In the January 2011 issue of the Journal of Policy History, Susan Reverby, a historian at Wellesley College, will publish a paper detailing a particularly sordid moment in American history. From 1946 to ’48, the Public Health Service, with the assent of some Guatemalan officials, engaged in medical experiments on 700 Guatemalan soldiers, prisoners, mental patients and children. The documents Reverby discovered show that doctors intentionally sickened many of their subjects with syphilis, either by injecting infected fluids into their spines and under their skin or by supplying them with afflicted prostitutes.

Of course, this horrendous project arose from "the best of intentions"—to improve serological testing for the disease and to measure the degree to which penicillin and other medicines could act prophylactically. The US military was also interested in finding STD protections for soldiers that might be simpler and less painful than those available at the time. Ultimately, the observations in Guatemala were inconclusive because it proved harder than anticipated to infect sufficient numbers to constitute an adequate data set.

The doctor in charge of the two-year project was John Cutler, an assistant surgeon general who, in his later years, was a "beloved" professor at the University of Pittsburgh School of Public Health. It was in his archives that Reverby found notes and photographs documenting the existence of the project. Even before this revelation, however, Dr. Cutler’s long-term legacy was one of infamy: he was one of the main researchers in the Public Health Service’s Tuskegee Syphilis Study, in which black sharecroppers went purposely untreated from the 1930s to 1972, when the project finally was exposed. In 1944, moreover, Dr. Cutler directed a study in which gonorrhea was injected into prison "volunteers" at the state penitentiary in Terre Haute, Indiana. And in 1953, after returning from Guatemala, he resumed his experiments with syphilis injections, this time with prisoners in Sing Sing prison in New York.

Dr. Cutler’s experiments, while horrific, were not unique. Nonconsensual medical experiments were a prominent feature of South Africa’s oppressive regime. In America, we know about the military’s experimentation with atomic radiation on unwitting soldiers and patients from the 1950s to the ’70s and experiments with LSD in the ’70s. In the ’90s New York City foster children were used to test the effects of certain unlicensed drugs for AIDS. And let’s not forget all the "tests" done at Guantánamo Bay.

It’s important to understand how we repeatedly deceive ourselves into appalling forms of corruption by wrapping ourselves in the language of high standards. Reverby cites a telling quote from the 1967 autobiography of virologist Thomas Rivers: "I tested out live yellow fever vaccine right on my ward in the Rockefeller Hospital. It was no secret, and I assure you that the people in the New York City Department of Health knew it was being done…. Unless the law winks occasionally, you have no progress in medicine." Rationalization has ever been thus: it’s humanitarian in the long run. We confuse, in other words, motives and means.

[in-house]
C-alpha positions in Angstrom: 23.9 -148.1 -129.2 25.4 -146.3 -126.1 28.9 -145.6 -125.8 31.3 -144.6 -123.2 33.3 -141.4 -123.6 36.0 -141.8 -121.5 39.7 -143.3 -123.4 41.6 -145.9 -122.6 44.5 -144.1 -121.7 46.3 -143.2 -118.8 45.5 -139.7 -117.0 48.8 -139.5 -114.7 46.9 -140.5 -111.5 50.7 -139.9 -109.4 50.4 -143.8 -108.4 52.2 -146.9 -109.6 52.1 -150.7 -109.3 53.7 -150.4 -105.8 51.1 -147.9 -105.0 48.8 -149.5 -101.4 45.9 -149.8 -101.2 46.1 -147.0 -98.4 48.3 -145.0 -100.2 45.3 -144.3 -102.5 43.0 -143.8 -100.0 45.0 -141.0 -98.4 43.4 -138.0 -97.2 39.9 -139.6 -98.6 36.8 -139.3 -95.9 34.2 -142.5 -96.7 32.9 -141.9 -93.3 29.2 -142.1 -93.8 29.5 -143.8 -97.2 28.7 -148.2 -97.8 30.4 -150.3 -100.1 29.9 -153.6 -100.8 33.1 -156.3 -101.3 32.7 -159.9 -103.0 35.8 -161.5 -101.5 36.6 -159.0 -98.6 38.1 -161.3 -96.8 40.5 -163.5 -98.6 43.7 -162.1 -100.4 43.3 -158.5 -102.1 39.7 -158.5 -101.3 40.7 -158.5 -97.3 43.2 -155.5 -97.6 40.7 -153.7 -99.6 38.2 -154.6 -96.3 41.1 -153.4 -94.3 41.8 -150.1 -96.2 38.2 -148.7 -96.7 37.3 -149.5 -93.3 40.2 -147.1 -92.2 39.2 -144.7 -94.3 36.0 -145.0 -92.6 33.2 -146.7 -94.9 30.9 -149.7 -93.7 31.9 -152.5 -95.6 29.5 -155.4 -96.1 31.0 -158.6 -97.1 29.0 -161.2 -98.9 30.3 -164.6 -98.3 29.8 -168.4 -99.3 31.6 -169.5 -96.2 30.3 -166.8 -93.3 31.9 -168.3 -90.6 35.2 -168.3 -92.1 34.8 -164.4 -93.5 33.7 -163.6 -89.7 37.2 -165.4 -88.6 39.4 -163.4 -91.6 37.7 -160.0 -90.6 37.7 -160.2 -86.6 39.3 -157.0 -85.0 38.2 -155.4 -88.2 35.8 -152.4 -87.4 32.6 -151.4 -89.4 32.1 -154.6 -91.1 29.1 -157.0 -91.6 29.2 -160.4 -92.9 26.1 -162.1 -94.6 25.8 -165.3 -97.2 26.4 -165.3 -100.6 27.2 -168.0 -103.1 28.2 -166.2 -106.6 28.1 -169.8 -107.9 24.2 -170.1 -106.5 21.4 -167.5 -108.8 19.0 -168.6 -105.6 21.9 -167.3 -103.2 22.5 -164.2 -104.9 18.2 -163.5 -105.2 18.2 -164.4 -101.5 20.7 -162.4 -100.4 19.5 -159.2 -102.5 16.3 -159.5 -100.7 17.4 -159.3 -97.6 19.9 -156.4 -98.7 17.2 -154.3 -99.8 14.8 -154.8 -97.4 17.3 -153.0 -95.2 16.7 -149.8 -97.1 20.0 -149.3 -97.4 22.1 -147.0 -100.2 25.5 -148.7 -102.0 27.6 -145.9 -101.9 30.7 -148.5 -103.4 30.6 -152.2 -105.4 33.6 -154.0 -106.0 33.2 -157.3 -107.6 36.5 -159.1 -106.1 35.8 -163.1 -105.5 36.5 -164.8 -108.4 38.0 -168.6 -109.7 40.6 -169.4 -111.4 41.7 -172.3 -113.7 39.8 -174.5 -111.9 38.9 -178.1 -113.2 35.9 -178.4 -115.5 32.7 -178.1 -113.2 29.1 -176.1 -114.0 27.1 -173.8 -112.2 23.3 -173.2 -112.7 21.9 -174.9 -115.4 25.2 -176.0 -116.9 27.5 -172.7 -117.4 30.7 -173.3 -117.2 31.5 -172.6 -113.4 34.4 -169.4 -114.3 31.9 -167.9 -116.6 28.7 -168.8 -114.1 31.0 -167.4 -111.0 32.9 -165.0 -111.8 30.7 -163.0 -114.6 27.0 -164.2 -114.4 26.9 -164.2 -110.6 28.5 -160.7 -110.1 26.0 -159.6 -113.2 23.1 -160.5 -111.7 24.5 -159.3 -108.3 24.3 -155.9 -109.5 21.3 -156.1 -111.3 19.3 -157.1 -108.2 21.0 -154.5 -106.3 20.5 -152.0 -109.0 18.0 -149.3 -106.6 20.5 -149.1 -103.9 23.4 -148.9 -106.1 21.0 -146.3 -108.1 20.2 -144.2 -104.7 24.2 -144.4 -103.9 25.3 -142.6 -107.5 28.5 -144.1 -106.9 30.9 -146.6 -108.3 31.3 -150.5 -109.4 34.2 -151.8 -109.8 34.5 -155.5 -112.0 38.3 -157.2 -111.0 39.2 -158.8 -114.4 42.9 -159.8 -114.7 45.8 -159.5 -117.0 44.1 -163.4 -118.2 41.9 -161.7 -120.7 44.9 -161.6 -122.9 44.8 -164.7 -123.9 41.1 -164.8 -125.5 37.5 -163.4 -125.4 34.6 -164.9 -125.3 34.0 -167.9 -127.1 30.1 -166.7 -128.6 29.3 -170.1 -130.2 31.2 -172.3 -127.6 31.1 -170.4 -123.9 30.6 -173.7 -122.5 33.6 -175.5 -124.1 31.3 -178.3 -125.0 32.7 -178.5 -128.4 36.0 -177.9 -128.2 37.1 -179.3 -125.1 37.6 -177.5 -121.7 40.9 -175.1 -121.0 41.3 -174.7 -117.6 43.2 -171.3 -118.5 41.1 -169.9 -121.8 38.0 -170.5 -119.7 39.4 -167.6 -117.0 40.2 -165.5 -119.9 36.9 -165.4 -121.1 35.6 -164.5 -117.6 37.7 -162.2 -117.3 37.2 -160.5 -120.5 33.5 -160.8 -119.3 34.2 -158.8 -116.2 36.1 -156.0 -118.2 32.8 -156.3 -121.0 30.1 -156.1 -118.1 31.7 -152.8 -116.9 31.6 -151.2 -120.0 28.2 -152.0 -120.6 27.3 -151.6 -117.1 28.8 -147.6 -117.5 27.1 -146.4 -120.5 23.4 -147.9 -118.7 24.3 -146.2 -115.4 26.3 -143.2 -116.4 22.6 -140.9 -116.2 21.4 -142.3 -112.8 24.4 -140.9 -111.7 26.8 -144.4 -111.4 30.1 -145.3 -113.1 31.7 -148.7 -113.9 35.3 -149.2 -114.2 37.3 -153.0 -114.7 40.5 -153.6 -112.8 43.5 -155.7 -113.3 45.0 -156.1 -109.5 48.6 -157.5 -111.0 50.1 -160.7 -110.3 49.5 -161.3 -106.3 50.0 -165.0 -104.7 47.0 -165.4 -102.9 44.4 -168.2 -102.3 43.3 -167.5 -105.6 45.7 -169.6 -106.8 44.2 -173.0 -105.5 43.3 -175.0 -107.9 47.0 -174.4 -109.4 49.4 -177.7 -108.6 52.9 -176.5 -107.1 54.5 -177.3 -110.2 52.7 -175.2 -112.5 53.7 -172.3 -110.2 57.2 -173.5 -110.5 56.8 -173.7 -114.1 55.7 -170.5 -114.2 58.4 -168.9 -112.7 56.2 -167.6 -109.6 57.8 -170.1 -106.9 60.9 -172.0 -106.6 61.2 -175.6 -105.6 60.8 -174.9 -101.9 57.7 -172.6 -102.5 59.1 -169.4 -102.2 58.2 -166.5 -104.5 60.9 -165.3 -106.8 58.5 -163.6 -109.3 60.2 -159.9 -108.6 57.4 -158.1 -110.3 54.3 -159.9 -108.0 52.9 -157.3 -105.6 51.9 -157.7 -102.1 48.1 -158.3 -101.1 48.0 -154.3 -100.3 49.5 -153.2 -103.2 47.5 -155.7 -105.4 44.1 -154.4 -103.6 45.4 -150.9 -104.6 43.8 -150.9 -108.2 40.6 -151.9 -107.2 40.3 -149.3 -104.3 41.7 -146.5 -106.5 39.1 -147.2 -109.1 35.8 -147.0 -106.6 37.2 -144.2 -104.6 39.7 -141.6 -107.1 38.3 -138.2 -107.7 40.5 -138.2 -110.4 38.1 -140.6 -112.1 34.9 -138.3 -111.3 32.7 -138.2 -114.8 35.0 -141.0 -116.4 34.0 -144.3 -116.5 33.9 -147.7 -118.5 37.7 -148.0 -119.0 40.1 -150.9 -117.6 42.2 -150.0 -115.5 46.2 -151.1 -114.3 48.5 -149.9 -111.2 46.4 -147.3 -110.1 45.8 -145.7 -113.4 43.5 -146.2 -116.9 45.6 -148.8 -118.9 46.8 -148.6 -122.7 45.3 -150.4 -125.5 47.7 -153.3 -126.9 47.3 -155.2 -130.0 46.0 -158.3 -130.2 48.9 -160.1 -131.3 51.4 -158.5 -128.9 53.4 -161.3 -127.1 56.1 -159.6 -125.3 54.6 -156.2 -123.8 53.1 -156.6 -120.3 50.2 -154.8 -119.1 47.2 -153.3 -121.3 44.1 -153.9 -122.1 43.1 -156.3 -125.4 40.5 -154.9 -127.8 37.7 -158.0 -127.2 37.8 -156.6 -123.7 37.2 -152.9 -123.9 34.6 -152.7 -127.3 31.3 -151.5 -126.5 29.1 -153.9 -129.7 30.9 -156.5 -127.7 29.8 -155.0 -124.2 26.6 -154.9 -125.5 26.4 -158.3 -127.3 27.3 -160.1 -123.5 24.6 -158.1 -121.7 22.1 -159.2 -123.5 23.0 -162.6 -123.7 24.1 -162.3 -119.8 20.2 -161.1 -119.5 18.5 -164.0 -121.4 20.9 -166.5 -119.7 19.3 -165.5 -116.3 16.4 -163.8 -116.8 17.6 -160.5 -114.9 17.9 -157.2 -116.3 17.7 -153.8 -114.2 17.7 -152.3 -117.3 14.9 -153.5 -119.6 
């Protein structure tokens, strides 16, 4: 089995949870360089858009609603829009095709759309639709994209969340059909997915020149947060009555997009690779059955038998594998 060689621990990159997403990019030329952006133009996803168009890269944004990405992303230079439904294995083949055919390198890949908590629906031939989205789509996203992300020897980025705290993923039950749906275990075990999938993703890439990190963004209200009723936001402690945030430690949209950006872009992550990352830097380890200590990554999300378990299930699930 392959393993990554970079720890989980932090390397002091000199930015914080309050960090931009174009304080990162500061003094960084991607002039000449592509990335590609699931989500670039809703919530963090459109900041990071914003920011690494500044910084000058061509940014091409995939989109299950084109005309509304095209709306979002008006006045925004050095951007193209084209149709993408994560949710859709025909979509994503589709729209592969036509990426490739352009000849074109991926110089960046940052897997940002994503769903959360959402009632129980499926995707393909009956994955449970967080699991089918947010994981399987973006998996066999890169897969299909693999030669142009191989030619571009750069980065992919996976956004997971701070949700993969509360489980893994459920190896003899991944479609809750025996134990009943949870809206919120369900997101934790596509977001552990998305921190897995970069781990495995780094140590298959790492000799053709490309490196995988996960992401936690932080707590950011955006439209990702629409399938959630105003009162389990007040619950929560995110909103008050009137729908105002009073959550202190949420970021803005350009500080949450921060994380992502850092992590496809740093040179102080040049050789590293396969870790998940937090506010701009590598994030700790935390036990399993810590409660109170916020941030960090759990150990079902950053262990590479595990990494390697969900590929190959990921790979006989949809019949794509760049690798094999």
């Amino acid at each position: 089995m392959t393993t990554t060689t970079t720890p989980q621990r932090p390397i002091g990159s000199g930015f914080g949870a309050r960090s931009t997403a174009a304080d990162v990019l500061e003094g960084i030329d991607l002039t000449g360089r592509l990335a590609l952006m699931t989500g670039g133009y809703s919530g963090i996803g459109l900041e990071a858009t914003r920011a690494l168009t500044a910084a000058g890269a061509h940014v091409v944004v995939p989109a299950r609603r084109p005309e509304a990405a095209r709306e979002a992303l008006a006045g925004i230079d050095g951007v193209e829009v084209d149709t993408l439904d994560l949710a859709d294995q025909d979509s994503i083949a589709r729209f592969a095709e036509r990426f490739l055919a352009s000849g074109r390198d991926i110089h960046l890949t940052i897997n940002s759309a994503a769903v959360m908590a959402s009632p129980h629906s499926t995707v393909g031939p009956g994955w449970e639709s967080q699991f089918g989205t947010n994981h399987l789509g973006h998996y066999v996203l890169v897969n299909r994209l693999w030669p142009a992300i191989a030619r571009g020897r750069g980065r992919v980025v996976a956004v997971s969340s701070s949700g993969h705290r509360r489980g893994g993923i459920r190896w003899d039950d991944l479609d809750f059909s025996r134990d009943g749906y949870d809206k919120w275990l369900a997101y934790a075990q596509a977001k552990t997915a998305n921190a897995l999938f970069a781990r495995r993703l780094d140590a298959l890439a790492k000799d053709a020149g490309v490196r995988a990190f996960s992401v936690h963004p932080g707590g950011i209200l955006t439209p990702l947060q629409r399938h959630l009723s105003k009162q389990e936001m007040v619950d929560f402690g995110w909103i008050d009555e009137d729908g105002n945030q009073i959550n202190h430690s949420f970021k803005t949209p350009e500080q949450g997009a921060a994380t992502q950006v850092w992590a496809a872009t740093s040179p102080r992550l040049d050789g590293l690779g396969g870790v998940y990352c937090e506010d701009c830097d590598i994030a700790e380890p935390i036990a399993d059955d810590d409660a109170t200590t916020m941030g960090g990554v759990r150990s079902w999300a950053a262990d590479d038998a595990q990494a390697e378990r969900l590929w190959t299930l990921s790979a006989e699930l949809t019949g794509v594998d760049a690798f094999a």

The Holocaust Memorial Museum posits three contexts in which nonconsensual medical experimentation took place in Nazi Germany: first, in military organizations, premised on rationalizations of security, exigency and defense; second, in the hunt for new pharmaceuticals and treatment methods; third, in conjunction with ideologies of racial, ethnic or religious superiority in which "common sense" dictates that some humans are less valuable than others and can be sacrificed for the "greater good." The moral lesson of the Guatemalan experiment ought to spur public conversation and review of all these areas. My list of topics would include:

1. The Biologic and Toxin Weapons Convention is increasingly converting research facilities into biodefense containment labs. A 2004 American Journal of Public Health article points to "inadequately characterized risks," as well as concern that the program is informed by a "political rather than health agenda."

2. The weakened condition of the FDA means that many drugs have been inadequately vetted before coming to market. The scandals involving Vioxx and Avandia are great failed experiments inflicted on a trusting, unsuspecting public.

3. Pharmaceutical companies and venture capitalists are investing in miracle drugs and testing by seeking out very poor people as "volunteers" in exchange for "medical treatment" or for token amounts of money that are dwarfed by the health risks involved.

4. Our consent procedures must be scrupulously overseen and updated, particularly where "volunteers" are used in places like prisons, mental health institutions, foster care or orphanage settings or on populations living under oppressive regimes. (As Reverby points out, Guatemala in the ’40s was essentially run by the United Fruit Company.)

5. Germ line therapy and genetic manipulation will increasingly implicate future generations. We must ask ourselves if our present zeal for "transhuman," "gen-rich," "enhanced" versions of ourselves is but a vast experiment in narcissism.

Scientific revolution always tempts us with blinding hubris. How else could Dr. Cutler engage in experimentation at the same time as and of the very sort for which the United States was prosecuting Germans in Nuremberg? So while President Obama issues a formal apology to the people of Guatemala, we must interrogate our own freighted contemporary moment—of economic desperation, of rising nativism, of promises of hellfire to come, of soaring incarceration rates. These are divisions that have never been exploited to any good or decent end.